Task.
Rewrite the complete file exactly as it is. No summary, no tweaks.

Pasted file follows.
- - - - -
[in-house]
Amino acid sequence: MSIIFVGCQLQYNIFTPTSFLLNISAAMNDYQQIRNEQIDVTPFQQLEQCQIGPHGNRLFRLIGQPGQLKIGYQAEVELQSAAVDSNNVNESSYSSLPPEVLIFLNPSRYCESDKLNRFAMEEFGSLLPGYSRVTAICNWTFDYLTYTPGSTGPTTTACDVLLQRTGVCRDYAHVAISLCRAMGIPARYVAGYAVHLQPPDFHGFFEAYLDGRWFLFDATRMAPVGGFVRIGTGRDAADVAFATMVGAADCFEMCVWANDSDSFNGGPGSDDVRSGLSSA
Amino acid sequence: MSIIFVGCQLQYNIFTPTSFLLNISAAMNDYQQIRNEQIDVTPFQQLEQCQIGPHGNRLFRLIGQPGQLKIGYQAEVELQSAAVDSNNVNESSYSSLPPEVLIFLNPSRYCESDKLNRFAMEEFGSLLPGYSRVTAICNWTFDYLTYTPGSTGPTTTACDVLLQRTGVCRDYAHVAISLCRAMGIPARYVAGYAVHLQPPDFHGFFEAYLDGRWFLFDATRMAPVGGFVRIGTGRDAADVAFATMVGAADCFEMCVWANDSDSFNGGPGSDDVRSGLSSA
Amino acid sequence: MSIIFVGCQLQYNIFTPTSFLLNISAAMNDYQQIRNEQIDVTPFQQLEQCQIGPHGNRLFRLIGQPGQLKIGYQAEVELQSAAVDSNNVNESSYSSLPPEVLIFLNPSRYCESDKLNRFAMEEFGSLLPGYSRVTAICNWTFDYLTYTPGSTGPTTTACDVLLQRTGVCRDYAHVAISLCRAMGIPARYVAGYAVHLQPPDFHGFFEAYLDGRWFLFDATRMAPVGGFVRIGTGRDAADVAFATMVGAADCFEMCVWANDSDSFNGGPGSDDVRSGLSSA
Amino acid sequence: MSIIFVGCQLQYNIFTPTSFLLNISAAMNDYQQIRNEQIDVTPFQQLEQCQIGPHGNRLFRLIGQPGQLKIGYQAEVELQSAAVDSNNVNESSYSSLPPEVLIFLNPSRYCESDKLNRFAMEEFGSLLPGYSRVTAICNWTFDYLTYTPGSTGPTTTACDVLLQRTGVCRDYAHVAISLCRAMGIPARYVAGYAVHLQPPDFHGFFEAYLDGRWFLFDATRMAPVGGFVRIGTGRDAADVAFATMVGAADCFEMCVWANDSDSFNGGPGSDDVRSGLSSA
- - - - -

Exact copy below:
[in-house]
Amino acid sequence: MSIIFVGCQLQYNIFTPTSFLLNISAAMNDYQQIRNEQIDVTPFQQLEQCQIGPHGNRLFRLIGQPGQLKIGYQAEVELQSAAVDSNNVNESSYSSLPPEVLIFLNPSRYCESDKLNRFAMEEFGSLLPGYSRVTAICNWTFDYLTYTPGSTGPTTTACDVLLQRTGVCRDYAHVAISLCRAMGIPARYVAGYAVHLQPPDFHGFFEAYLDGRWFLFDATRMAPVGGFVRIGTGRDAADVAFATMVGAADCFEMCVWANDSDSFNGGPGSDDVRSGLSSA
Amino acid sequence: MSIIFVGCQLQYNIFTPTSFLLNISAAMNDYQQIRNEQIDVTPFQQLEQCQIGPHGNRLFRLIGQPGQLKIGYQAEVELQSAAVDSNNVNESSYSSLPPEVLIFLNPSRYCESDKLNRFAMEEFGSLLPGYSRVTAICNWTFDYLTYTPGSTGPTTTACDVLLQRTGVCRDYAHVAISLCRAMGIPARYVAGYAVHLQPPDFHGFFEAYLDGRWFLFDATRMAPVGGFVRIGTGRDAADVAFATMVGAADCFEMCVWANDSDSFNGGPGSDDVRSGLSSA
Amino acid sequence: MSIIFVGCQLQYNIFTPTSFLLNISAAMNDYQQIRNEQIDVTPFQQLEQCQIGPHGNRLFRLIGQPGQLKIGYQAEVELQSAAVDSNNVNESSYSSLPPEVLIFLNPSRYCESDKLNRFAMEEFGSLLPGYSRVTAICNWTFDYLTYTPGSTGPTTTACDVLLQRTGVCRDYAHVAISLCRAMGIPARYVAGYAVHLQPPDFHGFFEAYLDGRWFLFDATRMAPVGGFVRIGTGRDAADVAFATMVGAADCFEMCVWANDSDSFNGGPGSDDVRSGLSSA
Amino acid sequence: MSIIFVGCQLQYNIFTPTSFLLNISAAMNDYQQIRNEQIDVTPFQQLEQCQIGPHGNRLFRLIGQPGQLKIGYQAEVELQSAAVDSNNVNESSYSSLPPEVLIFLNPSRYCESDKLNRFAMEEFGSLLPGYSRVTAICNWTFDYLTYTPGSTGPTTTACDVLLQRTGVCRDYAHVAISLCRAMGIPARYVAGYAVHLQPPDFHGFFEAYLDGRWFLFDATRMAPVGGFVRIGTGRDAADVAFATMVGAADCFEMCVWANDSDSFNGGPGSDDVRSGLSSA